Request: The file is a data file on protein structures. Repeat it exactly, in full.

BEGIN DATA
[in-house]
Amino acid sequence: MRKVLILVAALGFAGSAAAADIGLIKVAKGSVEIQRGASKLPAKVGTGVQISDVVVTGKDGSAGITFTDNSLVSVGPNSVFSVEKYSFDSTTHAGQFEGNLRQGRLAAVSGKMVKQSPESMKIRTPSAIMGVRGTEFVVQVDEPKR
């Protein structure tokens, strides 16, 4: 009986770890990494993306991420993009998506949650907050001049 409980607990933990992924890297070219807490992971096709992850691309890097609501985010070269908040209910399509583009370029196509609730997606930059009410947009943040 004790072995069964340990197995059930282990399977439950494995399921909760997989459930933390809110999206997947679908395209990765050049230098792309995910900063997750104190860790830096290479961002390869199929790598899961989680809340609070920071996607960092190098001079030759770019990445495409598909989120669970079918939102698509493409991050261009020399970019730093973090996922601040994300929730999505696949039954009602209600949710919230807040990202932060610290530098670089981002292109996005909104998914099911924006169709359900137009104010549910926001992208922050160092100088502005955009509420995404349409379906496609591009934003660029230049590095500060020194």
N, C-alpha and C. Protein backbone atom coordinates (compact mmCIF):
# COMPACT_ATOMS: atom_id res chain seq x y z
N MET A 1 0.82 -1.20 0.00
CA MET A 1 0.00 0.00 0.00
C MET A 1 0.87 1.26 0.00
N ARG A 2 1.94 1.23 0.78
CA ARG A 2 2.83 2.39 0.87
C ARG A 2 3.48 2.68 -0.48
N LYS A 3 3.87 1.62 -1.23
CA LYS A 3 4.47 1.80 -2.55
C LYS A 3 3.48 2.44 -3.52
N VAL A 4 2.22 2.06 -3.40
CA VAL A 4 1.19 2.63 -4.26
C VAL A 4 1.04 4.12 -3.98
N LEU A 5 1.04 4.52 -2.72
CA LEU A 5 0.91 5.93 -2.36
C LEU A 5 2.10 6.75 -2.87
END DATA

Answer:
[in-house]
Amino acid sequence: MRKVLILVAALGFAGSAAAADIGLIKVAKGSVEIQRGASKLPAKVGTGVQISDVVVTGKDGSAGITFTDNSLVSVGPNSVFSVEKYSFDSTTHAGQFEGNLRQGRLAAVSGKMVKQSPESMKIRTPSAIMGVRGTEFVVQVDEPKR
């Protein structure tokens, strides 16, 4: 009986770890990494993306991420993009998506949650907050001049 409980607990933990992924890297070219807490992971096709992850691309890097609501985010070269908040209910399509583009370029196509609730997606930059009410947009943040 004790072995069964340990197995059930282990399977439950494995399921909760997989459930933390809110999206997947679908395209990765050049230098792309995910900063997750104190860790830096290479961002390869199929790598899961989680809340609070920071996607960092190098001079030759770019990445495409598909989120669970079918939102698509493409991050261009020399970019730093973090996922601040994300929730999505696949039954009602209600949710919230807040990202932060610290530098670089981002292109996005909104998914099911924006169709359900137009104010549910926001992208922050160092100088502005955009509420995404349409379906496609591009934003660029230049590095500060020194």
N, C-alpha and C. Protein backbone atom coordinates (compact mmCIF):
# COMPACT_ATOMS: atom_id res chain seq x y z
N MET A 1 0.82 -1.20 0.00
CA MET A 1 0.00 0.00 0.00
C MET A 1 0.87 1.26 0.00
N ARG A 2 1.94 1.23 0.78
CA ARG A 2 2.83 2.39 0.87
C ARG A 2 3.48 2.68 -0.48
N LYS A 3 3.87 1.62 -1.23
CA LYS A 3 4.47 1.80 -2.55
C LYS A 3 3.48 2.44 -3.52
N VAL A 4 2.22 2.06 -3.40
CA VAL A 4 1.19 2.63 -4.26
C VAL A 4 1.04 4.12 -3.98
N LEU A 5 1.04 4.52 -2.72
CA LEU A 5 0.91 5.93 -2.36
C LEU A 5 2.10 6.75 -2.87